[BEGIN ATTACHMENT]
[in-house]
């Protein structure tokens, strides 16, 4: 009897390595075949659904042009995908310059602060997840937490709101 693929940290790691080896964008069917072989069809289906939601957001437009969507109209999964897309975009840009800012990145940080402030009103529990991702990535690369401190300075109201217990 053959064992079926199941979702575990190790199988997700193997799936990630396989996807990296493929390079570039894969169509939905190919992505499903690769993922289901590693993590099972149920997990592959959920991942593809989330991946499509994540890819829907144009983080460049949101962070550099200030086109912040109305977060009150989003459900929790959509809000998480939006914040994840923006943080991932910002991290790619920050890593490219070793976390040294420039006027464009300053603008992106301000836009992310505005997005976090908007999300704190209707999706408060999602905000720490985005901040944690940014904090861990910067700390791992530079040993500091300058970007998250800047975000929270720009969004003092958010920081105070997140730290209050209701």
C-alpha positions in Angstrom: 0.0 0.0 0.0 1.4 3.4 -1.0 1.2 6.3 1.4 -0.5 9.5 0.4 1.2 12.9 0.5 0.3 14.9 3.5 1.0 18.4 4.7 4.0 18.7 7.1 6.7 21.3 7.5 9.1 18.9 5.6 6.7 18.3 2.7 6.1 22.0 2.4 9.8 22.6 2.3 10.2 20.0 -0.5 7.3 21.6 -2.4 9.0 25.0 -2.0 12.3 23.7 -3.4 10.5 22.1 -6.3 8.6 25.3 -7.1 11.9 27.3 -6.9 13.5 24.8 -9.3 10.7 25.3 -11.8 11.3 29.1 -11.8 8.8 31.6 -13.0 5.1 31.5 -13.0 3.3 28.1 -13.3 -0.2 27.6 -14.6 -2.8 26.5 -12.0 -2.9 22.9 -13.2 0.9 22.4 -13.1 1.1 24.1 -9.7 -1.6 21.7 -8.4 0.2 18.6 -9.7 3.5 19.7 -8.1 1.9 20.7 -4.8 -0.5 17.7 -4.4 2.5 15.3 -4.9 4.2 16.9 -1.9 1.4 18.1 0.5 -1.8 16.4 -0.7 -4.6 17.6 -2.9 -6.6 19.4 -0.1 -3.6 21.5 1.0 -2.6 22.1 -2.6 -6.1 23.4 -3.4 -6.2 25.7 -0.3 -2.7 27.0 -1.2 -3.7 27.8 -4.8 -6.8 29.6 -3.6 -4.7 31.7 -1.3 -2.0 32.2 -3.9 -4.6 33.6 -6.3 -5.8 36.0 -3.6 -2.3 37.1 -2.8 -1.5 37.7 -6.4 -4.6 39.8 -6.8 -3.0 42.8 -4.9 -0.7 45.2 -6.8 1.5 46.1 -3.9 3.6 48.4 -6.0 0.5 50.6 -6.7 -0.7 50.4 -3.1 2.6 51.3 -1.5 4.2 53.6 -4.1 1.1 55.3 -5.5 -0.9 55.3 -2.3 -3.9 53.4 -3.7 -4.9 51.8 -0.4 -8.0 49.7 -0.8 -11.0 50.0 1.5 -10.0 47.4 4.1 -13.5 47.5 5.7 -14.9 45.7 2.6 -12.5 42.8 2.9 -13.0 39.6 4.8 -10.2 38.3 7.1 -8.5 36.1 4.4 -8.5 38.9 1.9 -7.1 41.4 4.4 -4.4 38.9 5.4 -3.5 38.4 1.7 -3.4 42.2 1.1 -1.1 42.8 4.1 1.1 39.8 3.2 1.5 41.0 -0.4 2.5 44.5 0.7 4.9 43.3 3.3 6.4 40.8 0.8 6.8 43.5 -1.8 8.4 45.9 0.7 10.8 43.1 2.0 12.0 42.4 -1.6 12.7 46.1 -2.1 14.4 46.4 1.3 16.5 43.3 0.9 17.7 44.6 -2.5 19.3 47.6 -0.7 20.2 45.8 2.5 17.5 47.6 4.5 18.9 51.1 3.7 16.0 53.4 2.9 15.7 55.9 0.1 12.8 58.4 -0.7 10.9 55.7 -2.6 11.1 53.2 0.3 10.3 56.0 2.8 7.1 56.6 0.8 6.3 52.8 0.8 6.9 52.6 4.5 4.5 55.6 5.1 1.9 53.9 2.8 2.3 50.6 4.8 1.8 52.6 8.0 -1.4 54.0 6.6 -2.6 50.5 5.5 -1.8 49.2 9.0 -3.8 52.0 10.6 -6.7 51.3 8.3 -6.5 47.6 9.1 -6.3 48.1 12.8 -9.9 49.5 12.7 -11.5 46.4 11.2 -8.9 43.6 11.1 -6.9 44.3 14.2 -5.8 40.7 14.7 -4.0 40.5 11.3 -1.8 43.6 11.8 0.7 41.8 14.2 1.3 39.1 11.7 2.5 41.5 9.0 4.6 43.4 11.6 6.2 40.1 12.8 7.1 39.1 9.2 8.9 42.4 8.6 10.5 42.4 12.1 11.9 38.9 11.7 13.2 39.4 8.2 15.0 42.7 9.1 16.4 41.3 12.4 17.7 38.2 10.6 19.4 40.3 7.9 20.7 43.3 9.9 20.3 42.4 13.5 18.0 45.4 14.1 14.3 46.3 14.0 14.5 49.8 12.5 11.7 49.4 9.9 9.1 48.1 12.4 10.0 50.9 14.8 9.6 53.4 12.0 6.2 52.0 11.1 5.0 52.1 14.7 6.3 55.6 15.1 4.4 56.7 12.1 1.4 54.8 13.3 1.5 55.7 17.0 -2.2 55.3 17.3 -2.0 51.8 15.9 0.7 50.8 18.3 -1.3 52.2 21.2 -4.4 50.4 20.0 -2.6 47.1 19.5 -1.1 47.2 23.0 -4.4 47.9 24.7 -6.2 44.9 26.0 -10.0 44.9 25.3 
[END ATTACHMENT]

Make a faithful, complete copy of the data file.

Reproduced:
[in-house]
């Protein structure tokens, strides 16, 4: 009897390595075949659904042009995908310059602060997840937490709101 693929940290790691080896964008069917072989069809289906939601957001437009969507109209999964897309975009840009800012990145940080402030009103529990991702990535690369401190300075109201217990 053959064992079926199941979702575990190790199988997700193997799936990630396989996807990296493929390079570039894969169509939905190919992505499903690769993922289901590693993590099972149920997990592959959920991942593809989330991946499509994540890819829907144009983080460049949101962070550099200030086109912040109305977060009150989003459900929790959509809000998480939006914040994840923006943080991932910002991290790619920050890593490219070793976390040294420039006027464009300053603008992106301000836009992310505005997005976090908007999300704190209707999706408060999602905000720490985005901040944690940014904090861990910067700390791992530079040993500091300058970007998250800047975000929270720009969004003092958010920081105070997140730290209050209701």
C-alpha positions in Angstrom: 0.0 0.0 0.0 1.4 3.4 -1.0 1.2 6.3 1.4 -0.5 9.5 0.4 1.2 12.9 0.5 0.3 14.9 3.5 1.0 18.4 4.7 4.0 18.7 7.1 6.7 21.3 7.5 9.1 18.9 5.6 6.7 18.3 2.7 6.1 22.0 2.4 9.8 22.6 2.3 10.2 20.0 -0.5 7.3 21.6 -2.4 9.0 25.0 -2.0 12.3 23.7 -3.4 10.5 22.1 -6.3 8.6 25.3 -7.1 11.9 27.3 -6.9 13.5 24.8 -9.3 10.7 25.3 -11.8 11.3 29.1 -11.8 8.8 31.6 -13.0 5.1 31.5 -13.0 3.3 28.1 -13.3 -0.2 27.6 -14.6 -2.8 26.5 -12.0 -2.9 22.9 -13.2 0.9 22.4 -13.1 1.1 24.1 -9.7 -1.6 21.7 -8.4 0.2 18.6 -9.7 3.5 19.7 -8.1 1.9 20.7 -4.8 -0.5 17.7 -4.4 2.5 15.3 -4.9 4.2 16.9 -1.9 1.4 18.1 0.5 -1.8 16.4 -0.7 -4.6 17.6 -2.9 -6.6 19.4 -0.1 -3.6 21.5 1.0 -2.6 22.1 -2.6 -6.1 23.4 -3.4 -6.2 25.7 -0.3 -2.7 27.0 -1.2 -3.7 27.8 -4.8 -6.8 29.6 -3.6 -4.7 31.7 -1.3 -2.0 32.2 -3.9 -4.6 33.6 -6.3 -5.8 36.0 -3.6 -2.3 37.1 -2.8 -1.5 37.7 -6.4 -4.6 39.8 -6.8 -3.0 42.8 -4.9 -0.7 45.2 -6.8 1.5 46.1 -3.9 3.6 48.4 -6.0 0.5 50.6 -6.7 -0.7 50.4 -3.1 2.6 51.3 -1.5 4.2 53.6 -4.1 1.1 55.3 -5.5 -0.9 55.3 -2.3 -3.9 53.4 -3.7 -4.9 51.8 -0.4 -8.0 49.7 -0.8 -11.0 50.0 1.5 -10.0 47.4 4.1 -13.5 47.5 5.7 -14.9 45.7 2.6 -12.5 42.8 2.9 -13.0 39.6 4.8 -10.2 38.3 7.1 -8.5 36.1 4.4 -8.5 38.9 1.9 -7.1 41.4 4.4 -4.4 38.9 5.4 -3.5 38.4 1.7 -3.4 42.2 1.1 -1.1 42.8 4.1 1.1 39.8 3.2 1.5 41.0 -0.4 2.5 44.5 0.7 4.9 43.3 3.3 6.4 40.8 0.8 6.8 43.5 -1.8 8.4 45.9 0.7 10.8 43.1 2.0 12.0 42.4 -1.6 12.7 46.1 -2.1 14.4 46.4 1.3 16.5 43.3 0.9 17.7 44.6 -2.5 19.3 47.6 -0.7 20.2 45.8 2.5 17.5 47.6 4.5 18.9 51.1 3.7 16.0 53.4 2.9 15.7 55.9 0.1 12.8 58.4 -0.7 10.9 55.7 -2.6 11.1 53.2 0.3 10.3 56.0 2.8 7.1 56.6 0.8 6.3 52.8 0.8 6.9 52.6 4.5 4.5 55.6 5.1 1.9 53.9 2.8 2.3 50.6 4.8 1.8 52.6 8.0 -1.4 54.0 6.6 -2.6 50.5 5.5 -1.8 49.2 9.0 -3.8 52.0 10.6 -6.7 51.3 8.3 -6.5 47.6 9.1 -6.3 48.1 12.8 -9.9 49.5 12.7 -11.5 46.4 11.2 -8.9 43.6 11.1 -6.9 44.3 14.2 -5.8 40.7 14.7 -4.0 40.5 11.3 -1.8 43.6 11.8 0.7 41.8 14.2 1.3 39.1 11.7 2.5 41.5 9.0 4.6 43.4 11.6 6.2 40.1 12.8 7.1 39.1 9.2 8.9 42.4 8.6 10.5 42.4 12.1 11.9 38.9 11.7 13.2 39.4 8.2 15.0 42.7 9.1 16.4 41.3 12.4 17.7 38.2 10.6 19.4 40.3 7.9 20.7 43.3 9.9 20.3 42.4 13.5 18.0 45.4 14.1 14.3 46.3 14.0 14.5 49.8 12.5 11.7 49.4 9.9 9.1 48.1 12.4 10.0 50.9 14.8 9.6 53.4 12.0 6.2 52.0 11.1 5.0 52.1 14.7 6.3 55.6 15.1 4.4 56.7 12.1 1.4 54.8 13.3 1.5 55.7 17.0 -2.2 55.3 17.3 -2.0 51.8 15.9 0.7 50.8 18.3 -1.3 52.2 21.2 -4.4 50.4 20.0 -2.6 47.1 19.5 -1.1 47.2 23.0 -4.4 47.9 24.7 -6.2 44.9 26.0 -10.0 44.9 25.3 